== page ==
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Reforms and regrets;Opinion

It has been said that if a child leaves primary school and can't draw, it's a shame; but if he can't read, it's a tragedy. It is hard to deny the truth of this statement, and so the Government's announcement that it plans a radical lightening of the national curriculum load to free up more time for literacy and numeracy must be welcomed - but with regret. The dream of a cornucopia curriculum, rich with variety, breeding a nation of Renaissance 10-year-olds is hard to give up.

So let us say a requiem for the national curriculum. It caused primary teachers countless hours of anguish, but most would probably not want to turn back the clock to the days before its introduction. Here are some of its accomplishments: whole school planning, better skills for assessing each child's attainments and needs, a specific and wide-ranging entitlement for every child, a vision of high standards and progression in subjects such as art and history. Gone are the days when the Romans would be studied in the same way, at the same level, in the same school, by the same child for three years running, or when art was simply a recreation, with little actually learned.

Now that the Government is proposing to suspend the requirement to teach the detail of the national curriculum in art, music, PE, design technology, history and geography from September, it will be up to teachers themselves to maintain high standards in these subjects, without the fear of the Office for Standards in Education, local authorities or of the law.

At last, the Government appears to be trusting the teachers. An enormous onus has been placed on them to use their professional judgment to meet the needs of their own pupils and communities. The Education Secretary's announcement has been wildly applauded by the unions, whose job it is to look after their members. True professionalism means teachers will put their pupils' entitlement to a broad curriculum before expediency.

Some may have a sneaking suspicion that the Government is trusting teachers only with what it sees as less important, but it seems fair at the start to take David Blunkett's words at face value. "We are determined that if children can read they will read about our history and our culture," he told a press conference this week. "I am determined that children will be able to read and walk and run, and those able to run fast will be able to read fast as well."

The Government is running fast, too. It has set ambitious literacy and numeracy targets for 2002 and taken a popular, but ruthless, decision, to ensure they are met. In his haste, Mr Blunkett has undercut his curriculum advisers' methodical, considered review of the curriculum, and this could lead to more change and chaos in schools than necessary over the next few years, if schools drop elements which become required again in 2000.

The Qualifications and Curriculum Authority is pinpointing a brief, essential core for each foundation subject. This looks likely to form part of its advice, due before the summer term, on how schools should treat those areas. It will not be mandatory, but schools would be wise to pay attention to it, at the very least to help maintain consistency between primary schools and ease transition to the secondary phase.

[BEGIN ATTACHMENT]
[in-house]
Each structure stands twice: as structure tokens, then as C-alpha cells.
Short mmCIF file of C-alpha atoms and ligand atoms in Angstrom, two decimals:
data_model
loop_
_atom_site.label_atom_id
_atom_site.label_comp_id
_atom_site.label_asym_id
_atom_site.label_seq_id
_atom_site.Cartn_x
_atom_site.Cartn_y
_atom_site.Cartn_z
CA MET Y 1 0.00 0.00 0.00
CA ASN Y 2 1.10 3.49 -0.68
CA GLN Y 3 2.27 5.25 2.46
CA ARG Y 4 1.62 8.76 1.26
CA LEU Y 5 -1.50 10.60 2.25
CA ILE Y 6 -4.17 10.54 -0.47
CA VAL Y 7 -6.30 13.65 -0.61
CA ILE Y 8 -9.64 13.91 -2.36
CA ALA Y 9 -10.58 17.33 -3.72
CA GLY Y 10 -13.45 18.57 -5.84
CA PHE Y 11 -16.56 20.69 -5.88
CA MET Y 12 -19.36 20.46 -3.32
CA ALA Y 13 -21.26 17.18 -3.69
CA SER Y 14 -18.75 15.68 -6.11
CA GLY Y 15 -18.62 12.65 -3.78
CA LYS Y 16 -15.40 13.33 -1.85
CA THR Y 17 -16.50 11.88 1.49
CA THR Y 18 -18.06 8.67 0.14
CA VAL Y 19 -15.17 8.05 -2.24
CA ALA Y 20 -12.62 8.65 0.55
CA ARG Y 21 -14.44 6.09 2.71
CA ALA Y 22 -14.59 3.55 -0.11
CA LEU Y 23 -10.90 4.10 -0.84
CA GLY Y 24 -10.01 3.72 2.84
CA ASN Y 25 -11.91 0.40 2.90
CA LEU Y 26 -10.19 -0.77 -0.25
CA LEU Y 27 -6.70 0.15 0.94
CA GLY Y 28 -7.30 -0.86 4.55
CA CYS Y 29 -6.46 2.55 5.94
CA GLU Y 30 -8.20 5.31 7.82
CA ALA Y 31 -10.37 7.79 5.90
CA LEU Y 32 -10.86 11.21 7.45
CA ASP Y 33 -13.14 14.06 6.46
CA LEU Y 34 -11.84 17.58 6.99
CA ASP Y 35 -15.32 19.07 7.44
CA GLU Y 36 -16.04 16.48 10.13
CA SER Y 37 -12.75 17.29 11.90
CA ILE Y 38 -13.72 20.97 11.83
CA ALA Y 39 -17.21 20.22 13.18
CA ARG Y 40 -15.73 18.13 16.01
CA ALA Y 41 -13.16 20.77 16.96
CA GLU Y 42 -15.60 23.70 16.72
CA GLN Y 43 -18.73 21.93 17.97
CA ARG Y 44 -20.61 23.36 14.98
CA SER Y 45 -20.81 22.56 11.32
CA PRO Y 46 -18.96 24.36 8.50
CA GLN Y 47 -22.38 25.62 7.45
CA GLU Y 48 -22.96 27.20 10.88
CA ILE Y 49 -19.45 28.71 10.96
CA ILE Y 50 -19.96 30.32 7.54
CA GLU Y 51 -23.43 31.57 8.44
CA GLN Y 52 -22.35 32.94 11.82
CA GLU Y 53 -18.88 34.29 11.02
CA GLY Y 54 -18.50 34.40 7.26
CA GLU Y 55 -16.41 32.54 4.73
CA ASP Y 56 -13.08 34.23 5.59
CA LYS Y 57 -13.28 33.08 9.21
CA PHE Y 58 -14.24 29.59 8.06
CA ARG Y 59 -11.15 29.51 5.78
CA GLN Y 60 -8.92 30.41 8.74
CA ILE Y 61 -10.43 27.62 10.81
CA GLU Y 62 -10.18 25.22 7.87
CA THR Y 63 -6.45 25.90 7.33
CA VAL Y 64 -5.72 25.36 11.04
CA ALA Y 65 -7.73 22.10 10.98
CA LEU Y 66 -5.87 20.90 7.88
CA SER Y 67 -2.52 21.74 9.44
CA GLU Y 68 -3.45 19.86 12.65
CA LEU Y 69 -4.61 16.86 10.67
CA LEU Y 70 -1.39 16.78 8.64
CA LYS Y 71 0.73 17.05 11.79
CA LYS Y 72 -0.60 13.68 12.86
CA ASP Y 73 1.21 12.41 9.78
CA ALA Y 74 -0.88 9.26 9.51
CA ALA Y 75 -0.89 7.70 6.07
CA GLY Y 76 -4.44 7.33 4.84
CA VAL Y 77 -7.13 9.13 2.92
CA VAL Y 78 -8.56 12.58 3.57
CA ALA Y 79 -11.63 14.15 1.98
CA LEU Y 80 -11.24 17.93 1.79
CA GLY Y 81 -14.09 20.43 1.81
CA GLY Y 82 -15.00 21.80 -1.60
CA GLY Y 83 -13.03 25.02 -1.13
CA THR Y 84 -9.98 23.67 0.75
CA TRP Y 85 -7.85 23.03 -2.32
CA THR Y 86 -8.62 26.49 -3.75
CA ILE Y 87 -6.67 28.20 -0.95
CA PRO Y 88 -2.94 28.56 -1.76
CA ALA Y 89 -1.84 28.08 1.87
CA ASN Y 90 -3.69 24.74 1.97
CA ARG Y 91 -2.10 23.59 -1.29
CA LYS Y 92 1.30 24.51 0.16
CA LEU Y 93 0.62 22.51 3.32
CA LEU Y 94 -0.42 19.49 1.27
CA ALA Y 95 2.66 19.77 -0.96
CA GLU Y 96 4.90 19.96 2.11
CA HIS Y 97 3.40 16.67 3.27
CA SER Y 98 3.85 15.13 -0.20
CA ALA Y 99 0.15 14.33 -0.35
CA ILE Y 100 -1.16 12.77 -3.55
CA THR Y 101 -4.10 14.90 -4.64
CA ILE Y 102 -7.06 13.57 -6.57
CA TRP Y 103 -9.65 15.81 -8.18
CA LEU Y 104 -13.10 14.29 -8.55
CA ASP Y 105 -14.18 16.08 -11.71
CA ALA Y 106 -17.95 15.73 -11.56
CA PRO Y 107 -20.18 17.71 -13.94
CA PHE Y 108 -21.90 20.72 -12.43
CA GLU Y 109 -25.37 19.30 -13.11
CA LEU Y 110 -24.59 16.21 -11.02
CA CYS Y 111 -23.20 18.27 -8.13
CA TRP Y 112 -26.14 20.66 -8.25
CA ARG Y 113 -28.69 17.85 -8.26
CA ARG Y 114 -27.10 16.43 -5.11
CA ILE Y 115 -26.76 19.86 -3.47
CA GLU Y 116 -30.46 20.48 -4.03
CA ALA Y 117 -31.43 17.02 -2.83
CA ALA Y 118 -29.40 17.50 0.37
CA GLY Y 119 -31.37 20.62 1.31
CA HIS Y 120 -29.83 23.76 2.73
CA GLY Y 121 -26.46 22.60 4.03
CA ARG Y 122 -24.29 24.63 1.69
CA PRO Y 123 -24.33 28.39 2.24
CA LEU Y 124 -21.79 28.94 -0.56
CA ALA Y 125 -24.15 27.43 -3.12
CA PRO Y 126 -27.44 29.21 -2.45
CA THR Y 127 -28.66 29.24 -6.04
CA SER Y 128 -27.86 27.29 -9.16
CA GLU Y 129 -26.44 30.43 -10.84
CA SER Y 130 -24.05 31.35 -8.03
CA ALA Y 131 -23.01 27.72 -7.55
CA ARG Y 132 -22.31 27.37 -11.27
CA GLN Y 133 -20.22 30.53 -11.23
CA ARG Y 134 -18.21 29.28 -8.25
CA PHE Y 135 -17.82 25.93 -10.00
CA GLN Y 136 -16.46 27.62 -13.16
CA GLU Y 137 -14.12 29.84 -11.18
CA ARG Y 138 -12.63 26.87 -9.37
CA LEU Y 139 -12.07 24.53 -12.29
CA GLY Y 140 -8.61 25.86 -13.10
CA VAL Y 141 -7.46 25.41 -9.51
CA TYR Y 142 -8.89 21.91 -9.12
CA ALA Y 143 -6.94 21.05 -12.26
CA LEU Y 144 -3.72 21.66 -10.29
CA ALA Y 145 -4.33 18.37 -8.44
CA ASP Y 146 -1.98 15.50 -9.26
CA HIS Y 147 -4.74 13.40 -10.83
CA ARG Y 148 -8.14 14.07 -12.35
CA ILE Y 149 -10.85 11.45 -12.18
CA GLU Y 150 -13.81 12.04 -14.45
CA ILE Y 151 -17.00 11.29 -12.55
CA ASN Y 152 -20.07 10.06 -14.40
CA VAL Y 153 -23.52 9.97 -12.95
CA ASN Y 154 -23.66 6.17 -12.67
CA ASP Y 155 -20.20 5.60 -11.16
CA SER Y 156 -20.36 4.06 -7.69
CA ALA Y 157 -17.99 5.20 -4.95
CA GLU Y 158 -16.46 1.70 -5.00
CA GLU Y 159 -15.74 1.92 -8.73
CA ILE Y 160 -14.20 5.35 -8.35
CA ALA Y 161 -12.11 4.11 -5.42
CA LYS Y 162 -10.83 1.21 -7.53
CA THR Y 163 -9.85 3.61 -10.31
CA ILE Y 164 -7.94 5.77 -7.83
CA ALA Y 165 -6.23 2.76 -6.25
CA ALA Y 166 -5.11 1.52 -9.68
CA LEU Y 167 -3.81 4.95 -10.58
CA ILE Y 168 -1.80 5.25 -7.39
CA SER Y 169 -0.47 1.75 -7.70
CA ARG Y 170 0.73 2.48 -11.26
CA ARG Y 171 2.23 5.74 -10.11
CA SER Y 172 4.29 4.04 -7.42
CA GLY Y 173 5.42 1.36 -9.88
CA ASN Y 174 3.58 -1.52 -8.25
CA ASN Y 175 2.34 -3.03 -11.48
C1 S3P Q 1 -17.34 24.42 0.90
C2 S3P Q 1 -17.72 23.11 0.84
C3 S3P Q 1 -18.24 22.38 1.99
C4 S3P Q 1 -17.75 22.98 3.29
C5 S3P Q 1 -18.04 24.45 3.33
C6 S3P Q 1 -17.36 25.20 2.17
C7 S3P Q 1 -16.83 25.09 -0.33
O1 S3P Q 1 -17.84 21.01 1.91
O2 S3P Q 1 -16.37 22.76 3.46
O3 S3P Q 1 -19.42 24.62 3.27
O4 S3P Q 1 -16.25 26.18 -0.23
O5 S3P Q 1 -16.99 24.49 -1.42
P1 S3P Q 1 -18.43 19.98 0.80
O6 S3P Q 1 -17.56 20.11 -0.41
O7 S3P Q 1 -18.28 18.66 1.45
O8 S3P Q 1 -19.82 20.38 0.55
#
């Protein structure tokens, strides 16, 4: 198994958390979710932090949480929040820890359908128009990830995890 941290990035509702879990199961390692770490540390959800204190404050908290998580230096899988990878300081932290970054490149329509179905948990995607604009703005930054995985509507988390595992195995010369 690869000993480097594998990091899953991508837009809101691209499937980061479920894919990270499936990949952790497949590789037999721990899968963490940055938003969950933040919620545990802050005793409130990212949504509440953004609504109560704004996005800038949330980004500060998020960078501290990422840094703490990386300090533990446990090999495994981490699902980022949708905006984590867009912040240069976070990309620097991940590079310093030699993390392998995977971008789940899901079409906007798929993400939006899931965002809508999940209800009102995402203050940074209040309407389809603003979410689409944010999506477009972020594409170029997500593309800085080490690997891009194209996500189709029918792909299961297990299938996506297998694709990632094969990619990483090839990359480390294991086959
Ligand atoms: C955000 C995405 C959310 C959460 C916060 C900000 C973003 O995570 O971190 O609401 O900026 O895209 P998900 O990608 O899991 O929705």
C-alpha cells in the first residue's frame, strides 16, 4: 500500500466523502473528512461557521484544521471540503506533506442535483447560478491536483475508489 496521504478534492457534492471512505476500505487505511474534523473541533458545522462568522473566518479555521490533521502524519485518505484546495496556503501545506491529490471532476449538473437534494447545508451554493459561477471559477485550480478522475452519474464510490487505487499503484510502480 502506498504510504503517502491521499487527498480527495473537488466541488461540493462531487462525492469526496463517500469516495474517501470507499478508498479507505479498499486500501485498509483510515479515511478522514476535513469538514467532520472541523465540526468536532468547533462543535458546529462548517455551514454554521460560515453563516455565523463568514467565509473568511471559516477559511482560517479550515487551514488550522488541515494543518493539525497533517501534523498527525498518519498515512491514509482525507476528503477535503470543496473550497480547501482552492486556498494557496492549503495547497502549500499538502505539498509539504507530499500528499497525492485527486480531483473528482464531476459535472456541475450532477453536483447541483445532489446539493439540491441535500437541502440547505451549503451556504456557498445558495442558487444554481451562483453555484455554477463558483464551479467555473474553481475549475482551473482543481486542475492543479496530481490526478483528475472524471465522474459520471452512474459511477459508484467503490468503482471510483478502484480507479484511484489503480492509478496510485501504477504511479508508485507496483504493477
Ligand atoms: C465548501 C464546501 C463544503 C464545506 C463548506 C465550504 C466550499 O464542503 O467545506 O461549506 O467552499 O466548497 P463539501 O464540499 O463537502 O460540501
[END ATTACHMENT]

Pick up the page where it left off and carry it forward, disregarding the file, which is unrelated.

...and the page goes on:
Nevertheless, if the statutory curriculum is overloaded, as teachers keep insisting, then it should be lightened as soon as possible.

Mr Blunkett has made a popular decision, but still a tough one. He has had to weigh two important goals: the guarantee of breadth, continuity and depth in every subject in every school, balanced against ensuring every child has a solid grasp of the basics. If both cannot be achieved at once - and teachers insist it is impossible in some schools - then literacy must come first, since it is the gateway to so much else.

Unfortunately, the children who need the most help with reading and writing are frequently those who need the greatest amount of enrichment as well since they get less at home. There is evidence from OFSTED's database of a correlation between high standards in the basics and a broad curriculum; this is worth investigating, but it does not necessarily follow that one leads to the other; both may just be easier to achieve in some schools.

Sadly, the school curriculum cannot eradicate the gaps between rich and poor. But helping all children to be confident, enthusiastic readers is a most effective weapon in that battle.

As usual the devil is in the detail. The Government's proposal takes the most simplistic formula: English, maths, science, and IT are kept whole; everything else - do what you like, as long as you "have regard" to the curriculum Orders.

In fact, primary schools could be allowed even more flexibility, and greater continuity could be ensured, by thinking hard about maths, science and IT (RE is, of course, a sacred cow). There could well be parts of these orders which could be made optional, freeing up more time for PE - surely crucial for children's, and therefore the nation's, health and well-being - music or a foreign language, if these are appropriate. After all, we don't know what skills will be needed in the 21st century, but we do know that art and music have nurtured people's spirit since the Stone Age.

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